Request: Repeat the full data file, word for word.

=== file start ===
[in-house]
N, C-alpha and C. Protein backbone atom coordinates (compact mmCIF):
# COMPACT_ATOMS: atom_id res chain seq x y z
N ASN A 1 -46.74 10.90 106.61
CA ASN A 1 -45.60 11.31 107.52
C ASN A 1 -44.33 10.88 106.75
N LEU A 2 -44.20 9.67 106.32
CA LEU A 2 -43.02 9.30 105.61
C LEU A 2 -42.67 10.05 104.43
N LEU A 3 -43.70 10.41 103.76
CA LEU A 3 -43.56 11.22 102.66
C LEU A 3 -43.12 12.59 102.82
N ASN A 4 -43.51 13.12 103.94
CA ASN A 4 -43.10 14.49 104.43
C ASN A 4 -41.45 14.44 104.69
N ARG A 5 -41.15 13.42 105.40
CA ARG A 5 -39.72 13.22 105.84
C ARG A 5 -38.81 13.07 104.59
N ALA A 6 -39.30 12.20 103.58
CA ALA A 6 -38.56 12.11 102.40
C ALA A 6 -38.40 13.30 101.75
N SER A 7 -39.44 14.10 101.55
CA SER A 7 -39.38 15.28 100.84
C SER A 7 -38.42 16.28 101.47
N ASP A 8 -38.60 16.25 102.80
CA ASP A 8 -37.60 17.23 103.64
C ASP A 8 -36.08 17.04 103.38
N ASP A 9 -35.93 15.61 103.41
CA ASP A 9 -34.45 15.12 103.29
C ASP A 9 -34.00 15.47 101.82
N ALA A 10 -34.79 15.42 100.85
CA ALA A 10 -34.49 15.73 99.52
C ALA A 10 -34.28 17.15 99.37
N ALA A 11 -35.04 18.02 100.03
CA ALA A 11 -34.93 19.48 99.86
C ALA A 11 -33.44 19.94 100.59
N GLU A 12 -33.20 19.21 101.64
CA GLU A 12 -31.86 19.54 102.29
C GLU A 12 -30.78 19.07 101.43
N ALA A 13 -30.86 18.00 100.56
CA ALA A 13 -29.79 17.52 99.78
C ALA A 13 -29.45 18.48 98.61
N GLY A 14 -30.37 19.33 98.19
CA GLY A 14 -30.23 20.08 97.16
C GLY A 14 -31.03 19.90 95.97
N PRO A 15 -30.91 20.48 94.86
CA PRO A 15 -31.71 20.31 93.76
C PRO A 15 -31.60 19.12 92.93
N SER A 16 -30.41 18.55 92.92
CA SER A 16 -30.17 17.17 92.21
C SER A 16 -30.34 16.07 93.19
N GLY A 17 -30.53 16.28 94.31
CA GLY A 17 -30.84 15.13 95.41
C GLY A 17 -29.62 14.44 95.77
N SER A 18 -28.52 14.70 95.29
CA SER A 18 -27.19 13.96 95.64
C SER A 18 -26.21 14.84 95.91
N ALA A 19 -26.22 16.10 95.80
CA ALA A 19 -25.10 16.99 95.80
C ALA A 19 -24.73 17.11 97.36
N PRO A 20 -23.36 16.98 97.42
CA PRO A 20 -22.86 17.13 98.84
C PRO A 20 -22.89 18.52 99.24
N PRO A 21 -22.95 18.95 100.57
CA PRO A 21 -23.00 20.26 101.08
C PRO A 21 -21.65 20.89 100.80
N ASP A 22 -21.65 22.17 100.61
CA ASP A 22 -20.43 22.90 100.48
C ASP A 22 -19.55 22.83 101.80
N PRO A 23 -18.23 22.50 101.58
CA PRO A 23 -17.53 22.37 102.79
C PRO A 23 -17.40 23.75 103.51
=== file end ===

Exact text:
[in-house]
N, C-alpha and C. Protein backbone atom coordinates (compact mmCIF):
# COMPACT_ATOMS: atom_id res chain seq x y z
N ASN A 1 -46.74 10.90 106.61
CA ASN A 1 -45.60 11.31 107.52
C ASN A 1 -44.33 10.88 106.75
N LEU A 2 -44.20 9.67 106.32
CA LEU A 2 -43.02 9.30 105.61
C LEU A 2 -42.67 10.05 104.43
N LEU A 3 -43.70 10.41 103.76
CA LEU A 3 -43.56 11.22 102.66
C LEU A 3 -43.12 12.59 102.82
N ASN A 4 -43.51 13.12 103.94
CA ASN A 4 -43.10 14.49 104.43
C ASN A 4 -41.45 14.44 104.69
N ARG A 5 -41.15 13.42 105.40
CA ARG A 5 -39.72 13.22 105.84
C ARG A 5 -38.81 13.07 104.59
N ALA A 6 -39.30 12.20 103.58
CA ALA A 6 -38.56 12.11 102.40
C ALA A 6 -38.40 13.30 101.75
N SER A 7 -39.44 14.10 101.55
CA SER A 7 -39.38 15.28 100.84
C SER A 7 -38.42 16.28 101.47
N ASP A 8 -38.60 16.25 102.80
CA ASP A 8 -37.60 17.23 103.64
C ASP A 8 -36.08 17.04 103.38
N ASP A 9 -35.93 15.61 103.41
CA ASP A 9 -34.45 15.12 103.29
C ASP A 9 -34.00 15.47 101.82
N ALA A 10 -34.79 15.42 100.85
CA ALA A 10 -34.49 15.73 99.52
C ALA A 10 -34.28 17.15 99.37
N ALA A 11 -35.04 18.02 100.03
CA ALA A 11 -34.93 19.48 99.86
C ALA A 11 -33.44 19.94 100.59
N GLU A 12 -33.20 19.21 101.64
CA GLU A 12 -31.86 19.54 102.29
C GLU A 12 -30.78 19.07 101.43
N ALA A 13 -30.86 18.00 100.56
CA ALA A 13 -29.79 17.52 99.78
C ALA A 13 -29.45 18.48 98.61
N GLY A 14 -30.37 19.33 98.19
CA GLY A 14 -30.23 20.08 97.16
C GLY A 14 -31.03 19.90 95.97
N PRO A 15 -30.91 20.48 94.86
CA PRO A 15 -31.71 20.31 93.76
C PRO A 15 -31.60 19.12 92.93
N SER A 16 -30.41 18.55 92.92
CA SER A 16 -30.17 17.17 92.21
C SER A 16 -30.34 16.07 93.19
N GLY A 17 -30.53 16.28 94.31
CA GLY A 17 -30.84 15.13 95.41
C GLY A 17 -29.62 14.44 95.77
N SER A 18 -28.52 14.70 95.29
CA SER A 18 -27.19 13.96 95.64
C SER A 18 -26.21 14.84 95.91
N ALA A 19 -26.22 16.10 95.80
CA ALA A 19 -25.10 16.99 95.80
C ALA A 19 -24.73 17.11 97.36
N PRO A 20 -23.36 16.98 97.42
CA PRO A 20 -22.86 17.13 98.84
C PRO A 20 -22.89 18.52 99.24
N PRO A 21 -22.95 18.95 100.57
CA PRO A 21 -23.00 20.26 101.08
C PRO A 21 -21.65 20.89 100.80
N ASP A 22 -21.65 22.17 100.61
CA ASP A 22 -20.43 22.90 100.48
C ASP A 22 -19.55 22.83 101.80
N PRO A 23 -18.23 22.50 101.58
CA PRO A 23 -17.53 22.37 102.79
C PRO A 23 -17.40 23.75 103.51